Bronwyn Claire Asha Churcher will take the audience on a trip across five centuries of love songs from the Celtic and English folk traditions when she performs at Knox Heritage Church on the Parksville Museum grounds Feb. 10.
The multi-instrumentalist and singer released her debut album The Maiden’s Lament in December and will soon embark on a tour of Vancouver Island and the mainland, with five shows in February, strategically timed around Valentine’s Day.
Churcher’s music will accompany an evening of storytelling, reflecting on how people have dealt with many of the same struggles, like breakups, for centuries.
“When you hear new songs that are so old, it gives a sense that you’re not the first to feel these things,” she said. “There’s a wealth of other people and other experiences that kind of bring us together, I think, in a beautiful way.”
Churcher, who has long had an interest in traditional Irish, English and Scottish folk ballads, has collected and arranged some of her favourites. Her vocals will be joined by the sounds of her guitar, banjo, violin and harmonium, an instrument that originated in India but goes well with folk music.
“It’s just got this really mournful sound that accompanies some of the songs I do quite nicely,” Churcher said. “It’s sort of like a cross between an accordion and a piano, I suppose. It’s got keys like a piano, but it’s got a bellows.”
Maiden’s Lament was recorded in Edinburgh, Scotland in November, while Churcher was based out of Scotland touring for several months with Scottish singer-songwriter Simon Kempston, who she met in Comox.
While touring in Europe, people would often ask if she had CDs for sale. Churcher had meant to record an album since the pandemic, and took the opportunity to record in an analogue studio, “which is a very different process than a digital recording process,” she said. “It takes a little more time and it gives it a really authentic sound.”
Churcher recorded all the instrumentals and vocals on the album herself.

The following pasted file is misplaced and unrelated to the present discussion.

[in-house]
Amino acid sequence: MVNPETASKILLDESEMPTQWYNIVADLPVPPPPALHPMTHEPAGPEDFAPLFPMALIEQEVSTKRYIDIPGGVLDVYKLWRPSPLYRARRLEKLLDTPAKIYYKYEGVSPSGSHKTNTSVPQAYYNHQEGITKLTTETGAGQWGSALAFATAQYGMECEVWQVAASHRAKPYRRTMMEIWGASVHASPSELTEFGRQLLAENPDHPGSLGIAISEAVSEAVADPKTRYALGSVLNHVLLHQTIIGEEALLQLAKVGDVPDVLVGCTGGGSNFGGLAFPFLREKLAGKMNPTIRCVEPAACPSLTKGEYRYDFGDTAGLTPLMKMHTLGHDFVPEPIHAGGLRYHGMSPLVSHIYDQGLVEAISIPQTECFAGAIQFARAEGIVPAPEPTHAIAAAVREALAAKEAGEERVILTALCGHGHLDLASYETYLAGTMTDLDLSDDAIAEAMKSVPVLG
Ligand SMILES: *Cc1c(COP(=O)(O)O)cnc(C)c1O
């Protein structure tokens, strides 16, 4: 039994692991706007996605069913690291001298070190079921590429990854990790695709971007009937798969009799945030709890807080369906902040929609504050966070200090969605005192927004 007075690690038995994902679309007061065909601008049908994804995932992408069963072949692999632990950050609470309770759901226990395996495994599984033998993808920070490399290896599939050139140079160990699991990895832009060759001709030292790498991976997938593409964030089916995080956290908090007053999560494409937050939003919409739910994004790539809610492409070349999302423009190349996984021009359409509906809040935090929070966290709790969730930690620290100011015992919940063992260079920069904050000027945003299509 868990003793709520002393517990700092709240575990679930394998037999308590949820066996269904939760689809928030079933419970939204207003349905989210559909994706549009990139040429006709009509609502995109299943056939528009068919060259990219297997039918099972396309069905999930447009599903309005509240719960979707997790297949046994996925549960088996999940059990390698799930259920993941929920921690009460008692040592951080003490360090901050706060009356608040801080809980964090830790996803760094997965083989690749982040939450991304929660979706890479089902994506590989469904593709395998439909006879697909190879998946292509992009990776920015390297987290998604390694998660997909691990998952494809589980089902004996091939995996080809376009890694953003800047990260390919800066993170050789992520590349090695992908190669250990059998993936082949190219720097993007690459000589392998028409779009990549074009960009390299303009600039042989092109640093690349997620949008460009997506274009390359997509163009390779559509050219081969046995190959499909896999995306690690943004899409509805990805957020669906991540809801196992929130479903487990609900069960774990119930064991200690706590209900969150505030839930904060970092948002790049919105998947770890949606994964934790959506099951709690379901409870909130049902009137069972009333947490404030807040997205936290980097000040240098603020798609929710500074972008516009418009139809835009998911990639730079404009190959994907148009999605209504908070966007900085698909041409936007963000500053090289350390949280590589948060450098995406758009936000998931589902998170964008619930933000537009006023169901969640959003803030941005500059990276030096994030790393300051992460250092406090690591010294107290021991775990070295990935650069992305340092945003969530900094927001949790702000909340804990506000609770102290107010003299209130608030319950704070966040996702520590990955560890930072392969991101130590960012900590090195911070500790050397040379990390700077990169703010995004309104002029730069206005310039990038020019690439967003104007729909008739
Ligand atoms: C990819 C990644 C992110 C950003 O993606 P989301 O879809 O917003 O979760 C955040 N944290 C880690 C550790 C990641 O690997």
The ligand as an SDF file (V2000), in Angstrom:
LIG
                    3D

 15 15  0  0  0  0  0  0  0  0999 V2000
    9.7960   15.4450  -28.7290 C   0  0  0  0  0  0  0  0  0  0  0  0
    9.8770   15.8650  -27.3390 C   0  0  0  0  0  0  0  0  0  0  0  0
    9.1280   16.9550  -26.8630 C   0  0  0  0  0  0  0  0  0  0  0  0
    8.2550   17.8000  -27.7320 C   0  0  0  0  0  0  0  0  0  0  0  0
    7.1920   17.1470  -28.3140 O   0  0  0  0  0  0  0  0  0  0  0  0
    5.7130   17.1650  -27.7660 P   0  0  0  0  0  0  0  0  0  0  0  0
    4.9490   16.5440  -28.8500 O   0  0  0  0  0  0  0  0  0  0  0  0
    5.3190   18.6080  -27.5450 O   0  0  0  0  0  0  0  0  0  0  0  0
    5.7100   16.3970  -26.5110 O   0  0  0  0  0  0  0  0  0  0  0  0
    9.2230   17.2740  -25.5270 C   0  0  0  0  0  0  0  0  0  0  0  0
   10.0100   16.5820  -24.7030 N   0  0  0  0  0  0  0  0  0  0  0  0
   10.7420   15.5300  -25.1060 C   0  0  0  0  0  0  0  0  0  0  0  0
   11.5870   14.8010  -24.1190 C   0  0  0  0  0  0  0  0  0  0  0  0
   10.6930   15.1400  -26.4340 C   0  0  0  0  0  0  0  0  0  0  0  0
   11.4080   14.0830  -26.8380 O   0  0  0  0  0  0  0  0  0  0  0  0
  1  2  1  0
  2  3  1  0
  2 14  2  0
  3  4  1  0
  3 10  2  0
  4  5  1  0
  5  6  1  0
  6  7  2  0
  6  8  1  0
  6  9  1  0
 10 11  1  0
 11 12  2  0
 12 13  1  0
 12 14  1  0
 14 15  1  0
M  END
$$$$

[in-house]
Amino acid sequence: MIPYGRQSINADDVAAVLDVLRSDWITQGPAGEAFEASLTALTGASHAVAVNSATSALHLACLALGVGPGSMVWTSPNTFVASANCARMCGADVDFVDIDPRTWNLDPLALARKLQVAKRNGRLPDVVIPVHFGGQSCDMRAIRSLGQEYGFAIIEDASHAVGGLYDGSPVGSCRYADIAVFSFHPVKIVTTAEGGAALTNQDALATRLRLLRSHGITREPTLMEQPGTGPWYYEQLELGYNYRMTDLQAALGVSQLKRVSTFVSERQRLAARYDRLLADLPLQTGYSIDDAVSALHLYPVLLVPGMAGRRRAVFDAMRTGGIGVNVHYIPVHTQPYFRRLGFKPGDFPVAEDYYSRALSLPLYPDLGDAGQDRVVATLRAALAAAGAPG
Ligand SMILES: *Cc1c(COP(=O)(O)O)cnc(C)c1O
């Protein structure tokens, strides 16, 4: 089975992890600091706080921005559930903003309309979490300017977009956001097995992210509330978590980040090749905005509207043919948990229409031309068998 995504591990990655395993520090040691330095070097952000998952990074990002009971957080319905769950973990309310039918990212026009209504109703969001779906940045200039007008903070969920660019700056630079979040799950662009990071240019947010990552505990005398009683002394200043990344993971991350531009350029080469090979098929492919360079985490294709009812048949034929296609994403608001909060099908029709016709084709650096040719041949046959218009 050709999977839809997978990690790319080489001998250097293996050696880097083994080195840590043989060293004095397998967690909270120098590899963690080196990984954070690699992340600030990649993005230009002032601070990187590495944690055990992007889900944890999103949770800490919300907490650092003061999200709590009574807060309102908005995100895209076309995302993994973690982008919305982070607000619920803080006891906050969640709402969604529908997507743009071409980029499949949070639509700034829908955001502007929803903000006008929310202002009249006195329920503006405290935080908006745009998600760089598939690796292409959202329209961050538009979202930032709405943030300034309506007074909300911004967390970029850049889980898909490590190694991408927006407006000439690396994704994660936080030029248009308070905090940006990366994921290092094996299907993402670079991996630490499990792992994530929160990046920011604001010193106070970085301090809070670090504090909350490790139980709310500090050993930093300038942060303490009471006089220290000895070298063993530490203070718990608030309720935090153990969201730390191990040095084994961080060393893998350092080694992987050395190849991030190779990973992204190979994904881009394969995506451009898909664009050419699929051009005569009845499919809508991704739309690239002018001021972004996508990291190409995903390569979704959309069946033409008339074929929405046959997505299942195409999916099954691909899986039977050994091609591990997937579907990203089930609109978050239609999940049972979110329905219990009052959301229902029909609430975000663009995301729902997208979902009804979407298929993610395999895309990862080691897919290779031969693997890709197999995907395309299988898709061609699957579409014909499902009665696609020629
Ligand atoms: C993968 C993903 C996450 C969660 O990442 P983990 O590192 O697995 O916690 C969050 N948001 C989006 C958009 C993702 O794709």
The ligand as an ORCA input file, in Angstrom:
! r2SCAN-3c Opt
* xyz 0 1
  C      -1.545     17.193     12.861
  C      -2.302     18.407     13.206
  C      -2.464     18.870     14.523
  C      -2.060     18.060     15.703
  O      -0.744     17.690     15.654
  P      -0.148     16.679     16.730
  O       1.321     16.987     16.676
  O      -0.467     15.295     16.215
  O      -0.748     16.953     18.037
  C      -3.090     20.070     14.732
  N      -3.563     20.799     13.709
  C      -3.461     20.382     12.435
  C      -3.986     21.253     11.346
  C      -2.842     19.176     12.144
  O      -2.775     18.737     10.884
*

She will perform two stories from the Celtic tradition: ‘The Fairy Lover’, an old folk tale from the Isle of Lewis in Scotland and an Irish legend called ‘The Devil’s Violin’ from the Irish Traveller tradition.
During the isolation of COVID-19 lockdowns, Churcher found herself wandering the forest and singing these old folk songs.
“It really helped me deal with that, and I had just gone through a breakup and having these songs was almost a companionship of all of these people who had gone through the same thing for 500 years or more.”
Many of the songs are traditional ballads, old enough that their writers are unknown, but they have been passed on through oral tradition, Churcher said.
“One of the things I like to explore is the female perspective behind a lot of songs,” she said. “A lot of traditional songs were collected by men and sung by men, so it’s quite rare to find ones that are from a woman’s perspective.”
One of her favourites is ‘Hares on the Mountain’, a 19th Century English folk song with a comical take on traditional male and female roles. One of its verses goes “if all the young men were hares on the mountain, how many young girls would take guns and go hunting?”
She has been studying, as an apprentice, with a Scottish storyteller for two years. Whether it’s acting or music, performing is a big part of her life. “It’s something that’s truly part of me.”
Churcher is based in Nanoose Bay, where her parents live and where she stays when not travelling.
After the Parksville concert, she will stop in Victoria, Squamish, Vancouver and Bowen Island, before embarking on a tour in Germany this March.
As soon as she walked in the doors of Knox Heritage Church, built in 1911, she knew its atmosphere and acoustics would be perfect for her show.
“I hope lovers come out and I hope those who are perhaps in the throes of breakups, over whatever everyone’s going through,” she said. “I hope there’s something for everybody.”
The concert begins at 7 p.m. Tickets are $22.63 and available online at Eventbrite.
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